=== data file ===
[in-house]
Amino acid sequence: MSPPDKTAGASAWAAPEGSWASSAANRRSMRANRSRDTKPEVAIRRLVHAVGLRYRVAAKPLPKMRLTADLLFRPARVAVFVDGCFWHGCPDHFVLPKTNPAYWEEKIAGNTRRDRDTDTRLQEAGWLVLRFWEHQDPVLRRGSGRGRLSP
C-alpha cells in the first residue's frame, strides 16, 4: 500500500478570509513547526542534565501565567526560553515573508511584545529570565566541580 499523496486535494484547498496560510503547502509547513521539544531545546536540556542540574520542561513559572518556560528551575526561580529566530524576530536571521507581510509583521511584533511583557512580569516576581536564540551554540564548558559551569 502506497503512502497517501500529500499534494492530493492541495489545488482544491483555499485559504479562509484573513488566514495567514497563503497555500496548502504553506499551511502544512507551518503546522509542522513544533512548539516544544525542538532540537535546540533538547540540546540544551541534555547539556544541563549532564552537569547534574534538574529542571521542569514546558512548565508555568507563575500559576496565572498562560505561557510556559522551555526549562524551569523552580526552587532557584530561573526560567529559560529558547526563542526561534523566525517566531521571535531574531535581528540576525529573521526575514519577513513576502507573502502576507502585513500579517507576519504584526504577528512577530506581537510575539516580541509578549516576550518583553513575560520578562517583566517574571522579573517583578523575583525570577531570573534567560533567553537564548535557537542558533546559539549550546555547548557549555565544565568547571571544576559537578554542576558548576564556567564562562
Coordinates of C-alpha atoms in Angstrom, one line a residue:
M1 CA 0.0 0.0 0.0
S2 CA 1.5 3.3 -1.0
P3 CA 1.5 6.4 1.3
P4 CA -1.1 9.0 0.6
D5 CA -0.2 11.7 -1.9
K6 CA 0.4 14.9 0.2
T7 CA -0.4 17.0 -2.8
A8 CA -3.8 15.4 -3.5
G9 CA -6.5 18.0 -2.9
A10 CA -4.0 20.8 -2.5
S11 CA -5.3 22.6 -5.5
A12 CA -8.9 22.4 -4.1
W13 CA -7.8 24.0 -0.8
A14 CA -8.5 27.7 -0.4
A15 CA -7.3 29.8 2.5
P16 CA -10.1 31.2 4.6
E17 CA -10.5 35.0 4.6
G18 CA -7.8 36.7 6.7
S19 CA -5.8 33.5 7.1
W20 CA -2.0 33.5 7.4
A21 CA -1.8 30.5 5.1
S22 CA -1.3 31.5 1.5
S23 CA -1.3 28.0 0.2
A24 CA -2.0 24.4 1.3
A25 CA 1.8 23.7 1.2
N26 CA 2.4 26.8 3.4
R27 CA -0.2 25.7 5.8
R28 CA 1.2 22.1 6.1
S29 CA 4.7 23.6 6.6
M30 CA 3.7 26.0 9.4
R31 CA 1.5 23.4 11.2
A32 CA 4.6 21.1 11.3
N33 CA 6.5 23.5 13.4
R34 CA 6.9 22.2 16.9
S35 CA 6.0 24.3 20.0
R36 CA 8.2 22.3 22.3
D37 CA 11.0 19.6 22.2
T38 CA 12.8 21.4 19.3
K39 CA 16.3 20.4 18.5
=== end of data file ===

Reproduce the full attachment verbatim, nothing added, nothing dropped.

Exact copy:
[in-house]
Amino acid sequence: MSPPDKTAGASAWAAPEGSWASSAANRRSMRANRSRDTKPEVAIRRLVHAVGLRYRVAAKPLPKMRLTADLLFRPARVAVFVDGCFWHGCPDHFVLPKTNPAYWEEKIAGNTRRDRDTDTRLQEAGWLVLRFWEHQDPVLRRGSGRGRLSP
C-alpha cells in the first residue's frame, strides 16, 4: 500500500478570509513547526542534565501565567526560553515573508511584545529570565566541580 499523496486535494484547498496560510503547502509547513521539544531545546536540556542540574520542561513559572518556560528551575526561580529566530524576530536571521507581510509583521511584533511583557512580569516576581536564540551554540564548558559551569 502506497503512502497517501500529500499534494492530493492541495489545488482544491483555499485559504479562509484573513488566514495567514497563503497555500496548502504553506499551511502544512507551518503546522509542522513544533512548539516544544525542538532540537535546540533538547540540546540544551541534555547539556544541563549532564552537569547534574534538574529542571521542569514546558512548565508555568507563575500559576496565572498562560505561557510556559522551555526549562524551569523552580526552587532557584530561573526560567529559560529558547526563542526561534523566525517566531521571535531574531535581528540576525529573521526575514519577513513576502507573502502576507502585513500579517507576519504584526504577528512577530506581537510575539516580541509578549516576550518583553513575560520578562517583566517574571522579573517583578523575583525570577531570573534567560533567553537564548535557537542558533546559539549550546555547548557549555565544565568547571571544576559537578554542576558548576564556567564562562
Coordinates of C-alpha atoms in Angstrom, one line a residue:
M1 CA 0.0 0.0 0.0
S2 CA 1.5 3.3 -1.0
P3 CA 1.5 6.4 1.3
P4 CA -1.1 9.0 0.6
D5 CA -0.2 11.7 -1.9
K6 CA 0.4 14.9 0.2
T7 CA -0.4 17.0 -2.8
A8 CA -3.8 15.4 -3.5
G9 CA -6.5 18.0 -2.9
A10 CA -4.0 20.8 -2.5
S11 CA -5.3 22.6 -5.5
A12 CA -8.9 22.4 -4.1
W13 CA -7.8 24.0 -0.8
A14 CA -8.5 27.7 -0.4
A15 CA -7.3 29.8 2.5
P16 CA -10.1 31.2 4.6
E17 CA -10.5 35.0 4.6
G18 CA -7.8 36.7 6.7
S19 CA -5.8 33.5 7.1
W20 CA -2.0 33.5 7.4
A21 CA -1.8 30.5 5.1
S22 CA -1.3 31.5 1.5
S23 CA -1.3 28.0 0.2
A24 CA -2.0 24.4 1.3
A25 CA 1.8 23.7 1.2
N26 CA 2.4 26.8 3.4
R27 CA -0.2 25.7 5.8
R28 CA 1.2 22.1 6.1
S29 CA 4.7 23.6 6.6
M30 CA 3.7 26.0 9.4
R31 CA 1.5 23.4 11.2
A32 CA 4.6 21.1 11.3
N33 CA 6.5 23.5 13.4
R34 CA 6.9 22.2 16.9
S35 CA 6.0 24.3 20.0
R36 CA 8.2 22.3 22.3
D37 CA 11.0 19.6 22.2
T38 CA 12.8 21.4 19.3
K39 CA 16.3 20.4 18.5